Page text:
Houston Methodist. Leading Medicine

Knee News

Stress Radiography Used to Measure Results of New Surgical Technique for Knee Injury

The authors of this study have developed a new way to treat injuries of the posterolateral corner (PLC). They are busy testing the results to see if this reconstruction technique might work better than others currently in use. What is the posterolateral corner (PLC) and where is it located in the body?

The PLC is in the knee where two ligaments and one tendon meet. Posterior refers to the back side of the knee joint. Lateral tells us the affected area is to the side. So we are talking about the posterolateral (side of the knee toward the back) area where the lateral collateral ligament, popliteofibular ligament (PFL), and the tendon of the popliteus muscle all meet.

These soft tissue structures at the posterolateral corner help keep the tibia (shin bone) from sliding backwards under the femur (thigh bone). When the posterolateral corner is injured, knee instability can develop. Injuries in this area occur most often as a result of a car accident, during sports play, or from a work injury.

A person with a weak posterolateral corner will experience hyperextension of the knee when walking or going up and down stairs. Hyperextension means the knee goes back past a straight (extended) position because the mechanism that holds it in neutral is torn or damaged in some way. Every time they take a step, the knee pushes back farther than it should. The natural response to this awkward problem is to walk with the knee slightly bent and avoid full extension.

Walking with the knee bent is a functional solution (it works), but it's not a very good long-term solution. Surgery to fix the problem hasn't been very successful. More than one-third of the patients treated for this problem end up with a poor result. What can be done?

Orthopedic surgeons from the University of Connecticut Health Center developed a way to reconstruct the damaged corner. They say they used dual femoral tunnels, a transfibular tunnel, and a free graft. Twenty-four patients were treated with this technique. They all had one or both of the cruciate ligaments (ligaments that criss-cross inside the knee) damaged, too. These were repaired at the same time as the posterolateral reconstruction procedure.

They describe the technique step-by-step but basically, they used donor graft from the hamstrings or one of several other tendons in the lower leg. By making tunnel holes in the bone, they could thread the graft through the bone, hold it in place with screws and restore the natural stability of the knee joint. By creating just the right amount of tension with the screws, they were able to closely mimic the natural, anatomic positioning of the three key features that normally make up the posterolateral corner.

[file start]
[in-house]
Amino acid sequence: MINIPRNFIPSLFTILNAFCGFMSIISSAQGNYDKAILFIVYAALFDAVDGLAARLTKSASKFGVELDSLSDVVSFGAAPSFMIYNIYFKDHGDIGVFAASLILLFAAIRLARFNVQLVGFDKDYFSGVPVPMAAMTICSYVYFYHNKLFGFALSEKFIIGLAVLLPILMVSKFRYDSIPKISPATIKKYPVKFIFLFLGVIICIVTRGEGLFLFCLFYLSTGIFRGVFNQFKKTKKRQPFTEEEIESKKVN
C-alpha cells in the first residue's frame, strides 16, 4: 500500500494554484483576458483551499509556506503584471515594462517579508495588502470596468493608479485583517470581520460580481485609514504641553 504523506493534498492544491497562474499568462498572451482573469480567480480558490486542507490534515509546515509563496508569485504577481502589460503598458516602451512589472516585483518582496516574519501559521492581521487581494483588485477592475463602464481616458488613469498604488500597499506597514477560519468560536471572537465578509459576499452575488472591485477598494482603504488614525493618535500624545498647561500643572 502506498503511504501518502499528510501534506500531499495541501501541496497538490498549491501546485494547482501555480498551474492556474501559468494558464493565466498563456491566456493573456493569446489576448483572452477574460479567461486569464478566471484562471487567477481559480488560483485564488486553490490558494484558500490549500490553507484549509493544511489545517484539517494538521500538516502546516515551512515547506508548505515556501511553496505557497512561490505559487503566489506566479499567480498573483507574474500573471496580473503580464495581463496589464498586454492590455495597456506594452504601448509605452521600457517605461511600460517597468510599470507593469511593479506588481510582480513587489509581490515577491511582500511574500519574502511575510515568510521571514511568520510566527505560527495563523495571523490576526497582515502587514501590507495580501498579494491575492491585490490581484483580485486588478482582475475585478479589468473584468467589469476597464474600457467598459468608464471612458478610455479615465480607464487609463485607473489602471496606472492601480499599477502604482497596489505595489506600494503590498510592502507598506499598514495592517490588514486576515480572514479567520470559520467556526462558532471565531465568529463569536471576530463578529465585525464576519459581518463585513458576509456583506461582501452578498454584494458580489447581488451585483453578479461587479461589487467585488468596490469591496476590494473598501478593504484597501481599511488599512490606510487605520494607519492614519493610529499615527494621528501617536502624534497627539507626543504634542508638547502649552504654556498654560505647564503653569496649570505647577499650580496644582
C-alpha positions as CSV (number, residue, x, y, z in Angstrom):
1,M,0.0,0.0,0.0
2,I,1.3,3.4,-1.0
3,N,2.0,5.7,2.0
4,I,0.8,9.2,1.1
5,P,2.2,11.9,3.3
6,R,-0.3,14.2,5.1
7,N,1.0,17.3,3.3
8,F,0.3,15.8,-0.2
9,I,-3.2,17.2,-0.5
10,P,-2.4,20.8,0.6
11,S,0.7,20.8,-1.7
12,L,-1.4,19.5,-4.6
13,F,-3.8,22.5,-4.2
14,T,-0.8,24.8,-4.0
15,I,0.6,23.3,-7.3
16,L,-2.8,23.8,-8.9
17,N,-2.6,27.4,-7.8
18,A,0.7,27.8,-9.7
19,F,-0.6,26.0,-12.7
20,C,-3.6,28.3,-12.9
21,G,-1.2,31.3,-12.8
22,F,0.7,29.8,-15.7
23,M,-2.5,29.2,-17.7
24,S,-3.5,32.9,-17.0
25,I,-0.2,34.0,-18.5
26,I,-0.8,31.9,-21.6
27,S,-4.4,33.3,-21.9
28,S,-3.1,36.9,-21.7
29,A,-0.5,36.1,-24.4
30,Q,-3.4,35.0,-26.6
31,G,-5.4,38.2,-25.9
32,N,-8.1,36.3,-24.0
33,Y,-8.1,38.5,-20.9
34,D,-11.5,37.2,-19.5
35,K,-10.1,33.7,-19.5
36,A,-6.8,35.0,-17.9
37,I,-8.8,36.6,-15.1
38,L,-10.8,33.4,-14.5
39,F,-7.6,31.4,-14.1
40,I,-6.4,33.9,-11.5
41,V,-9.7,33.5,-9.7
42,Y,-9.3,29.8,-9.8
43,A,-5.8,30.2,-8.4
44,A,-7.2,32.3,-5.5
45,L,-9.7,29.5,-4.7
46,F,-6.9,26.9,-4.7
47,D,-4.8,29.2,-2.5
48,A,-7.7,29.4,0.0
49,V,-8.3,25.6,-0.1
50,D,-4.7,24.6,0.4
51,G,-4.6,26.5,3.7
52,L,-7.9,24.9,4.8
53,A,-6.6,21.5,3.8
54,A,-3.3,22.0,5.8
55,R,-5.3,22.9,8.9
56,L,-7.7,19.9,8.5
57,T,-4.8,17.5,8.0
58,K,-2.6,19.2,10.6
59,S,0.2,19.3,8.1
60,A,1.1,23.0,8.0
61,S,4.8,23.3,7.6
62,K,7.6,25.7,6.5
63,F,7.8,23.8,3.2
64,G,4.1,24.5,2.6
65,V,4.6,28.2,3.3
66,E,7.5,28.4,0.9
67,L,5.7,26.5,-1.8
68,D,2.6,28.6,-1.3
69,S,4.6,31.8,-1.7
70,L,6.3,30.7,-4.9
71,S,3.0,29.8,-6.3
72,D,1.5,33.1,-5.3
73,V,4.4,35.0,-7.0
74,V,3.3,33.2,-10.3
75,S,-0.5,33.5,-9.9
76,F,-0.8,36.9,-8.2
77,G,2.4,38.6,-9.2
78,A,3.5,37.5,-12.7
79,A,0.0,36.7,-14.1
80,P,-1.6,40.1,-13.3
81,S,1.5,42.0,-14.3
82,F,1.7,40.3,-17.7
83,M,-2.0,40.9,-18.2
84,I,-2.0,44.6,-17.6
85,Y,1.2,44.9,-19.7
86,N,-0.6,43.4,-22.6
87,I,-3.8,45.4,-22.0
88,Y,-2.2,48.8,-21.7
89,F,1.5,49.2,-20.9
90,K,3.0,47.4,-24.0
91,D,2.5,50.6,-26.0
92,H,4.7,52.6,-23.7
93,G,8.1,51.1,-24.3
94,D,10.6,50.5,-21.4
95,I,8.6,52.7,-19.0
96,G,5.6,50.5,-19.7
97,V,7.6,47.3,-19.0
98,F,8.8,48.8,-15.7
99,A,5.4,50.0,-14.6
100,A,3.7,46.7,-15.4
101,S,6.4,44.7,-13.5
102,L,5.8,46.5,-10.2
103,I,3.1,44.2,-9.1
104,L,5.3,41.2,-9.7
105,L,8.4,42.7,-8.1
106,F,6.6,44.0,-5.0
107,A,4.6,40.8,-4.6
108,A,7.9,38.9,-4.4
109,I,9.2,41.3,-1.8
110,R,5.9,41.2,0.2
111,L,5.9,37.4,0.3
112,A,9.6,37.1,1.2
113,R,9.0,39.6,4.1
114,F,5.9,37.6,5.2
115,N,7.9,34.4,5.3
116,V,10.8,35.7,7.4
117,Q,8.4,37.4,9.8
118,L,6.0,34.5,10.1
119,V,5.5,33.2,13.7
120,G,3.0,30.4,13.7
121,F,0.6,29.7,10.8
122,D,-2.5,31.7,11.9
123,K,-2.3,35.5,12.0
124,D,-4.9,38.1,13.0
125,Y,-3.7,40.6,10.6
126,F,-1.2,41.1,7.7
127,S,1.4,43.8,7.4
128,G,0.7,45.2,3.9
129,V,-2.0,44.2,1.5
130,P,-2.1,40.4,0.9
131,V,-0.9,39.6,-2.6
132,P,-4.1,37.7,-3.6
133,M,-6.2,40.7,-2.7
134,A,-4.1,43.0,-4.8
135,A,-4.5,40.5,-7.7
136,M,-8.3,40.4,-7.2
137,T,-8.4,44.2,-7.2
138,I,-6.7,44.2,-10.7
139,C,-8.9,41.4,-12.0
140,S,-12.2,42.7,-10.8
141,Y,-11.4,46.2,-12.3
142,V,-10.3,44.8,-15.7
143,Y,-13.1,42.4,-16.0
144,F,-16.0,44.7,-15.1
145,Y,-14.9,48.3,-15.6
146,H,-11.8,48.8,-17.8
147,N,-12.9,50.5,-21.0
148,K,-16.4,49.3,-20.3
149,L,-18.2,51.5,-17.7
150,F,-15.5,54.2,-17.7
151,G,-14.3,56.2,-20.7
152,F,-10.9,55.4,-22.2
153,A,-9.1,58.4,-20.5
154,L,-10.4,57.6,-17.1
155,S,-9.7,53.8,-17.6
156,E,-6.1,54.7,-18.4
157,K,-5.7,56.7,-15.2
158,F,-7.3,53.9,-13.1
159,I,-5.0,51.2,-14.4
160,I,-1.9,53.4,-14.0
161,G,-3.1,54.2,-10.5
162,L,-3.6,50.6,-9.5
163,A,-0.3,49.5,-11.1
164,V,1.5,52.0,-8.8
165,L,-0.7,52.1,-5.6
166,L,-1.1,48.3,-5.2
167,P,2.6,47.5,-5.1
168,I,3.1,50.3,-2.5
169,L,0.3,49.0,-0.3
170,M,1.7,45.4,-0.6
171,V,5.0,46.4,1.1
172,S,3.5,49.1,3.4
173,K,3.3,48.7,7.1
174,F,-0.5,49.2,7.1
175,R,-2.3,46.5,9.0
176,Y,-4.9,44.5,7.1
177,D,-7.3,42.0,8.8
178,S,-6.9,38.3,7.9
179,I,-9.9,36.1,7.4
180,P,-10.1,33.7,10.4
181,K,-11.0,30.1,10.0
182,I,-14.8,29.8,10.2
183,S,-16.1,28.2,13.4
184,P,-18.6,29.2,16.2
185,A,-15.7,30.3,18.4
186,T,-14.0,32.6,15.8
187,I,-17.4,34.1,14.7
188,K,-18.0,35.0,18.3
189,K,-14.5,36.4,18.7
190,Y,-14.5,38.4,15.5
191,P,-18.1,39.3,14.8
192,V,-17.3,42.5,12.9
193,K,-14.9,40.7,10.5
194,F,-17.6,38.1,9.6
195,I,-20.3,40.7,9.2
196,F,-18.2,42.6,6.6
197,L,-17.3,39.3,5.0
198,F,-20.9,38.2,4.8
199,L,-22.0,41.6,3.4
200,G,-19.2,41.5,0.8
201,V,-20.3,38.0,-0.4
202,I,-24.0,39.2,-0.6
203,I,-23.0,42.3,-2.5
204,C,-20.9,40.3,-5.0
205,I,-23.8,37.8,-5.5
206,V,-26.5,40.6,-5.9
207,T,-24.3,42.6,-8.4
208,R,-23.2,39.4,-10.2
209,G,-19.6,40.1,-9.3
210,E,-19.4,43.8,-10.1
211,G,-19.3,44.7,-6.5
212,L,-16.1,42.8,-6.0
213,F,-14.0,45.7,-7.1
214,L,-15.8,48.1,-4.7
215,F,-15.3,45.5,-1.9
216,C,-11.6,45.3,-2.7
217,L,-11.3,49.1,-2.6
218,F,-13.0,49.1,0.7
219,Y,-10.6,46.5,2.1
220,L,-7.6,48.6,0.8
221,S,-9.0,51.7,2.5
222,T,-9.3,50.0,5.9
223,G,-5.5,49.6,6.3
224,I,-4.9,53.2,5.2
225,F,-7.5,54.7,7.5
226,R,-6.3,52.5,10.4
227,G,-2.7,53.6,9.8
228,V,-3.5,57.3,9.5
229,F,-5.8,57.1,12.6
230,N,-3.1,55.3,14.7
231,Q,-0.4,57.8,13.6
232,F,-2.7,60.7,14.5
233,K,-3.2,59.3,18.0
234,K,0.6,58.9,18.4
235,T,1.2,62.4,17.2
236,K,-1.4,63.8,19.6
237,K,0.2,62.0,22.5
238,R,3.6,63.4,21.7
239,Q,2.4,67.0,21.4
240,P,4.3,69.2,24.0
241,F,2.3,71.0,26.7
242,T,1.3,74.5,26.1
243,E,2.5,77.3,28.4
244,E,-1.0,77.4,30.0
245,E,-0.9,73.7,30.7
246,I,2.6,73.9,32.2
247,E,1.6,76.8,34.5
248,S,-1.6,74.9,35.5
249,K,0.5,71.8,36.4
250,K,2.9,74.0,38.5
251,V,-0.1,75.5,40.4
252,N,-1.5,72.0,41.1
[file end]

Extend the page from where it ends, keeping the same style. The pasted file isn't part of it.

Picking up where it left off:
To see how well this new technique worked, they tested the stability of the knee using a special device called the Telos. The patient was placed with the knee bent at a 90-degree angle. A special arm of the Telos pressed a force of 15 kg (2.2 pounds) against the upper part of the shin bone (just below the knee cap). The amount of posterior (backward) movement of the tibia is called posterior displacement.

There's a small amount of posterior tibial movement expected (and necessary) for normal knee function. Too much displacement is called posterior laxity. Laxity is another word for looseness. Using this type of stress radiography (X-ray), they could measure how much laxity was present after surgery. The images taken by the X-ray were placed on a computer, magnified, and then angles calculated to come up with the measurements.

The results showed a good-to-excellent result for all but two patients. Everyone was able to go back to work at their preinjury level. Those who participated in recreational or competitive sports were also able to return to those activities. Range-of-motion and stability were restored to the knees. There were a few complications as a result of the surgery. One patient had nerve palsy and another was unable to regain normal knee motion without additional surgery. Telos measurements indicated normal posterior translation without side-to-side joint laxity.

The authors suggest that the surgical management used in this study may help improve results after injuries to the posterolateral corner of the knee. The unique features of this surgical technique provide a more natural (anatomical) correction. All indications so far are that this technique is equal to other reconstruction methods with good outcomes. More studies are needed to evaluate patient satisfaction (not just surgeon satisfaction) with the results.


Clifford G. Rios, MD, et al. Posterolateral Corner Reconstruction of the Knee. In The American Journal of Sports Medicine. August 2010. Vol. 38. No. 8. Pp. 1564-1574.

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